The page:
Hook, line & sinker!
I was extremely lucky to get a last minute stand at Bass Lake Lodge outside Pretoria. It was a long weekend and this is an extremely popular venue, less than 30 minutes’ drive from Pretoria. It is pretty much booked out every weekend and holiday of the year.
My well-grassed 12 x 12m stand, with its own power point and portable braai, was directly opposite one of the two ablution blocks. In fact, all 34 stands are relatively close to the bathrooms and toilets. And I have to say that these facilities are the best I have experienced so far on my travels. I will get back to the five-star bathrooms later, but first let’s look at the layout of the camp.
As you enter the camp, the large reception area, shop, and entertainment area are on your left. The entertainment area has a pool table, table tennis, air hockey, and a large screen TV for those important rugby games. Just outside the reception area and shop are the trampolines, jungle gym, and two swimming pools – one being a kids’ pool.
After being welcomed by Angelique van Reenen, the extremely friendly young camp manageress, I popped into the adjoining shop for a look around before she showed me to my stand. Here I met another friendly Bass Lake staff member, Allan Mbando. The shop stocks things like wood, charcoal, firelighters, and the basics that one so often forgets at home. They also have ice, cool drinks, an ice cream machine, and Allan makes the best milkshakes in Gauteng.
While setting the caravan up at the stand, my friendly neighbour, Barend Gouws, asked if he could help. The Gouws family, father Barend, wife Linda, and their three young kids: Liné, Natalie and Deoné were camping in their Conqueror Roadster caravan. I didn’t need help, as the two-sleeper Crown Trax off-road caravan I was testing was an easy three-minute affair to set up.
The campsite was chock-a-block, all 34 stands. It was a collection of mom, dads, and everyone in-between. Of course, the grannies and grandpas were also out in force. Bass Lake is tailor-made for families with kids. On arrival I stopped and, with permission, photographed Ouma Sienie Dormehl with her beautiful little granddaughter, Mé-Mé, as they walked up past the reception area. The first campsites are situated left and right, and start just after the reception area. The campsite is set out in an oval.
In the middle are the two ablution blocks. From the moment I popped in I could hear the faint applause of all the womenfolk in unison. The facilities for the men were equally five-star. Every camper that I spoke to over the weekend commented on the first-class bathrooms with dedicated ladies’ make up area with mirrors and plugs for hairdryers. There are even special child-sized hand basins in both the men and women’s sections. I also photographed and appreciated the lovely family bathrooms. There were a lot of families with young kids. One mother described the family bathroom, “It’s the same as being at home, and the bathrooms are just super clean, neat, and modern.” I agreed.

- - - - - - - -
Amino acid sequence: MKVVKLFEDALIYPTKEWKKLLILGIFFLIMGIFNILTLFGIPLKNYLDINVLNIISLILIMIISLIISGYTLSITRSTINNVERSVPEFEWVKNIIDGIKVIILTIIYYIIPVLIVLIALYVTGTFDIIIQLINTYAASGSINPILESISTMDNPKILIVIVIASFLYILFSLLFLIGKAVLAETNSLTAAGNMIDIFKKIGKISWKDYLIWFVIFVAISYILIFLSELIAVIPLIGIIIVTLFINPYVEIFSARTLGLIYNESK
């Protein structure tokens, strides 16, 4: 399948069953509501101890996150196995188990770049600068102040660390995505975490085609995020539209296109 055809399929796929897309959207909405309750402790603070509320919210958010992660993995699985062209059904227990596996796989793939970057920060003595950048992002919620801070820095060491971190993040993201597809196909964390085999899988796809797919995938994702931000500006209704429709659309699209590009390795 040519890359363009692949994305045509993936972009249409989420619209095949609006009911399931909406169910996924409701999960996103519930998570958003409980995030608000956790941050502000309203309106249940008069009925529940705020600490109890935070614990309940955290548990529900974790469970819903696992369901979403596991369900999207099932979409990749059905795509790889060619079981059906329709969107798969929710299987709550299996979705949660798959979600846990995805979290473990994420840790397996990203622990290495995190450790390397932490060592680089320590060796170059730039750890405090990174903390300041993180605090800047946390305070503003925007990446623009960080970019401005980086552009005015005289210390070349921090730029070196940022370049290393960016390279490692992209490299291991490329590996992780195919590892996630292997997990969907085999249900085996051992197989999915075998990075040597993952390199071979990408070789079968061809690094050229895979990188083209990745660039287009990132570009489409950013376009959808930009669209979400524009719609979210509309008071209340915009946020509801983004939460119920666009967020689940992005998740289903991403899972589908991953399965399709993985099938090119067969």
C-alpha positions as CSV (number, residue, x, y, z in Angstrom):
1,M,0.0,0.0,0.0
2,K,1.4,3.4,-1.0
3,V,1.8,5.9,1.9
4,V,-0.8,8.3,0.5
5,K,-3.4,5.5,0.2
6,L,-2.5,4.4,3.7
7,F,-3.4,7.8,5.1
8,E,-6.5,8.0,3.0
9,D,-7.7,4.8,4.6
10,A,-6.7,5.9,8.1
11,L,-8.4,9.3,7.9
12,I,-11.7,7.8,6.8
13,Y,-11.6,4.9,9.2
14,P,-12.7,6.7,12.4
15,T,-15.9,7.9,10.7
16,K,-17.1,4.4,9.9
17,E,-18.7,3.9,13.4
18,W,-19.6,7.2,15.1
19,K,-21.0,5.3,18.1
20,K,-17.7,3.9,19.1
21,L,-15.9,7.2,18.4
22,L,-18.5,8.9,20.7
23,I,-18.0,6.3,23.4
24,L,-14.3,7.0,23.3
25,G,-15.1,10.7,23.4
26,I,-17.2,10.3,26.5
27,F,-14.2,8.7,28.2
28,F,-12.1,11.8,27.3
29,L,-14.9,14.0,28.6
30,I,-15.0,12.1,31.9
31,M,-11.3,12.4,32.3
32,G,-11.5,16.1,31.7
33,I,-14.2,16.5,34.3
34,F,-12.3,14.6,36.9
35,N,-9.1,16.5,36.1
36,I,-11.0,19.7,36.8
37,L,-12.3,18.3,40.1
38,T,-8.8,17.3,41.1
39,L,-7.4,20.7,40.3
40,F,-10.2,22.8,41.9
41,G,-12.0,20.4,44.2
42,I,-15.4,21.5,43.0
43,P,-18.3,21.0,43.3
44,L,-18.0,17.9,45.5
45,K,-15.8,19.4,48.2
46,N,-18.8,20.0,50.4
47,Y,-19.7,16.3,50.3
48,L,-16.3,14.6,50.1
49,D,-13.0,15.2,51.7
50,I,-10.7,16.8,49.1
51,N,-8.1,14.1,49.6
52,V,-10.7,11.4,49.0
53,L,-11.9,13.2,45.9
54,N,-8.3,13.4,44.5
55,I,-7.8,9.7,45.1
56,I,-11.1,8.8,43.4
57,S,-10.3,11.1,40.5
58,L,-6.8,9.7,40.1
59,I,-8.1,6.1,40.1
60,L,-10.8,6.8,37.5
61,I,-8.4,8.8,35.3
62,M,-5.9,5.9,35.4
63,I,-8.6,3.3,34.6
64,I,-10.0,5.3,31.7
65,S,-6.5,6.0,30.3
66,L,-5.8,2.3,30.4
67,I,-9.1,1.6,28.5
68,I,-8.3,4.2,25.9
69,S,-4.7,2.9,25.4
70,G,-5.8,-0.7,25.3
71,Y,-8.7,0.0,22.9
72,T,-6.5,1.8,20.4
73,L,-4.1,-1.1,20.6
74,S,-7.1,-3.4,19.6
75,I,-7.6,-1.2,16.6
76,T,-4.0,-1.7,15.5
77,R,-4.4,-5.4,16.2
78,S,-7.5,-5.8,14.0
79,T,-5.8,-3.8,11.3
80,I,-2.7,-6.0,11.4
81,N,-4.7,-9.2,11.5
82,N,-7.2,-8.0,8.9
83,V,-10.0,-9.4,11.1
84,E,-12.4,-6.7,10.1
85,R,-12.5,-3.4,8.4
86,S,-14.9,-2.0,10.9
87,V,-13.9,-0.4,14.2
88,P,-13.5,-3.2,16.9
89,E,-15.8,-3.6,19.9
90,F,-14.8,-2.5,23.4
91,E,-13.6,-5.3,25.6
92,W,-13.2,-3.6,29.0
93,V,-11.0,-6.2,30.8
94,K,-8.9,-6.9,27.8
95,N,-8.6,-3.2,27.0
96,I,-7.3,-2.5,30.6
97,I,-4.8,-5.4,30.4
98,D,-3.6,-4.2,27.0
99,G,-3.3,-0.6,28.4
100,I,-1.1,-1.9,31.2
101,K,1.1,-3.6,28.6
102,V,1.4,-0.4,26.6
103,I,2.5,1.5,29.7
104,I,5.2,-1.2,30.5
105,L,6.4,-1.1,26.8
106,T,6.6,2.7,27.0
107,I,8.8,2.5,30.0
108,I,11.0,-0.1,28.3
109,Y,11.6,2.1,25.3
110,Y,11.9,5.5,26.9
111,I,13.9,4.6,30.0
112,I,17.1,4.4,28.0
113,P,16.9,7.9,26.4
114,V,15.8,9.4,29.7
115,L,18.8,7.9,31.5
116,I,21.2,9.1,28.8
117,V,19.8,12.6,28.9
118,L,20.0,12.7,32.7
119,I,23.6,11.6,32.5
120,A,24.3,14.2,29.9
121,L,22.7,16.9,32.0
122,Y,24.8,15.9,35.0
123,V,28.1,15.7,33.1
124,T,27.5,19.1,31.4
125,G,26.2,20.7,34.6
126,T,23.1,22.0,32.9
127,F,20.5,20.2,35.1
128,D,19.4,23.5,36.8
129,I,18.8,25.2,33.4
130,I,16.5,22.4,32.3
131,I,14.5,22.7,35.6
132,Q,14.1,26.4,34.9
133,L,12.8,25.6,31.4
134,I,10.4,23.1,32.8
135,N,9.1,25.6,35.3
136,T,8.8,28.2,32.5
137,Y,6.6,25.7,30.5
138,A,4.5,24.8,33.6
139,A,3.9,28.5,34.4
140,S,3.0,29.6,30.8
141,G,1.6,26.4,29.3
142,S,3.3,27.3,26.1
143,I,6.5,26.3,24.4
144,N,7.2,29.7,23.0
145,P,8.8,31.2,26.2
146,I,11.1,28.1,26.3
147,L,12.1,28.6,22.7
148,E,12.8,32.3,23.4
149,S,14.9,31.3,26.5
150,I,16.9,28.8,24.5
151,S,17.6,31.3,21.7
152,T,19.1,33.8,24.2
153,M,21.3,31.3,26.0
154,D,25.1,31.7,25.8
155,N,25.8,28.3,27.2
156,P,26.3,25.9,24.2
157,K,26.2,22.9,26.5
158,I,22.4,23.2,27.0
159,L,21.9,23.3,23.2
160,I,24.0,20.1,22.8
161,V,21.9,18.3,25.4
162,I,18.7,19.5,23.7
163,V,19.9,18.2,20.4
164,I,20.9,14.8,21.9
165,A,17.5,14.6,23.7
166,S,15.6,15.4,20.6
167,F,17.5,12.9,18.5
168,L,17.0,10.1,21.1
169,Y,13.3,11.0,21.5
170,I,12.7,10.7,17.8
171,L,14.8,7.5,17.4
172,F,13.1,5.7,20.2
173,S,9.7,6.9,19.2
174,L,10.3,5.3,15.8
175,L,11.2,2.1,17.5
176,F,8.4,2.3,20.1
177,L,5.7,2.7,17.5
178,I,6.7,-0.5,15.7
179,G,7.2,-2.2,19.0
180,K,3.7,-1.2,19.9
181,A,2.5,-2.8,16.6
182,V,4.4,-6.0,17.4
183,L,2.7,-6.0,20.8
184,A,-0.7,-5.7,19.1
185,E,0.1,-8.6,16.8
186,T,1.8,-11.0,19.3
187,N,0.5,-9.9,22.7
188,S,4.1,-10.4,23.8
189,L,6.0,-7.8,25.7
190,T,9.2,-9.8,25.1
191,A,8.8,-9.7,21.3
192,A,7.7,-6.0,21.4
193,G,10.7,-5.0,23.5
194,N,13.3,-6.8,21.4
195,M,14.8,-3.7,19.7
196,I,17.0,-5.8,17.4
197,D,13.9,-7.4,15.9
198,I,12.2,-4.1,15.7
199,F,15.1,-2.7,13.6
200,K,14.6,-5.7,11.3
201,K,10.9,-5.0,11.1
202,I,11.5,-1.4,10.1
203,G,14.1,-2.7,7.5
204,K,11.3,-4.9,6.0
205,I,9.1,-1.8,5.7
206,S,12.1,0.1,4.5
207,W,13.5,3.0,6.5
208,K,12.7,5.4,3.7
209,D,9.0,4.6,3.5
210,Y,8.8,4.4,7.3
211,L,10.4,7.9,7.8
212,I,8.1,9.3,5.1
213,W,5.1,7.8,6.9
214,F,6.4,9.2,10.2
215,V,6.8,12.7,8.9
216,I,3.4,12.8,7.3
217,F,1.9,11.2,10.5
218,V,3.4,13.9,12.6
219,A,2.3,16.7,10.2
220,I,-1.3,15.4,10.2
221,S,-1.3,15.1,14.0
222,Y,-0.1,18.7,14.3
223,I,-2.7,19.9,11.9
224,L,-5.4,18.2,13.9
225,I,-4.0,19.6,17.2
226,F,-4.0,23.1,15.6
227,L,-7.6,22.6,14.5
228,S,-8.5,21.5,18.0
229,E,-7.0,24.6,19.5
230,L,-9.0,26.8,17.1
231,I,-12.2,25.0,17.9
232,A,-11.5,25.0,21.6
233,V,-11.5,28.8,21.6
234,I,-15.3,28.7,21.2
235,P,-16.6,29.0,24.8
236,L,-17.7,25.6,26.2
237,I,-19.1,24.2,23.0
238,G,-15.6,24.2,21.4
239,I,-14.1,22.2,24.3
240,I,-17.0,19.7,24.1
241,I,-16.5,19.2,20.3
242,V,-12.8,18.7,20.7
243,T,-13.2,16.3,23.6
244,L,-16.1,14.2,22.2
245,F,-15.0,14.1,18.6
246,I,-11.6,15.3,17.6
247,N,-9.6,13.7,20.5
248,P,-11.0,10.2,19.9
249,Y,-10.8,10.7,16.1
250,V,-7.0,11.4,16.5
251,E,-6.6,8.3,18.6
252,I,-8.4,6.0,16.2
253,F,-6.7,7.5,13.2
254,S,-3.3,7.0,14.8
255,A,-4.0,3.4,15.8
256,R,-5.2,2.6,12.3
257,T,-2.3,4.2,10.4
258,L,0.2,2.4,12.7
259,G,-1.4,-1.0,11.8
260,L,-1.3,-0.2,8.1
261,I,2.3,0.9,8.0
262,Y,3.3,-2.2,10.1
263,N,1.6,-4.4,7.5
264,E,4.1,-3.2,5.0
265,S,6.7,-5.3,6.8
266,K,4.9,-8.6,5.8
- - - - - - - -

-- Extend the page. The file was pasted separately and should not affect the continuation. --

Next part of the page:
This attention to detail can be seen in every aspect of Bass Lake. Keen and experienced campers Leon and Melené van den Heever created the campsite in 2011. The campsite is situated in the lovely bushveld covered hills of the surrounding Bobbejaansberg. Bass Lake is a mere 30 minutes’ drive north east of Pretoria and an hour from Johannesburg. As one would expect with a name like Bass Lake, this campsite attracts a lot of fishermen. I got chatting to my neighbour Jaco Houman, from Roodepoort, and was intrigued to watch him tackling up two fly rods. I love fishing myself. I hardly ever catch a thing, but I love sitting next to a dam or a river with a fishing rod of any sort. Jaco was a friendly young chap and he impressed me with his fishing tackle collection. Later, up at the main lake, I met Bennie Booysen who also had two rods set up on a sophisticated rod holding framework. Bennie was fishing mainly for kurper, he explained, “It’s a bit cold for bass at the moment … they tend to go deep when it gets cold. But I’ve had a lot of fun fishing for kurper.” In fact Bennie was enjoying himself so much he stayed on an extra day after the long weekend.
I also really enjoy being totally on my own out in the bush. As the sun was just starting to set, I sat on one of the wooden railway sleeper benches and watched as a kudu bull and a couple of females came down to drink on the far side of the dam.
I fully understood Bennie’s sentiment. I also wanted to stay.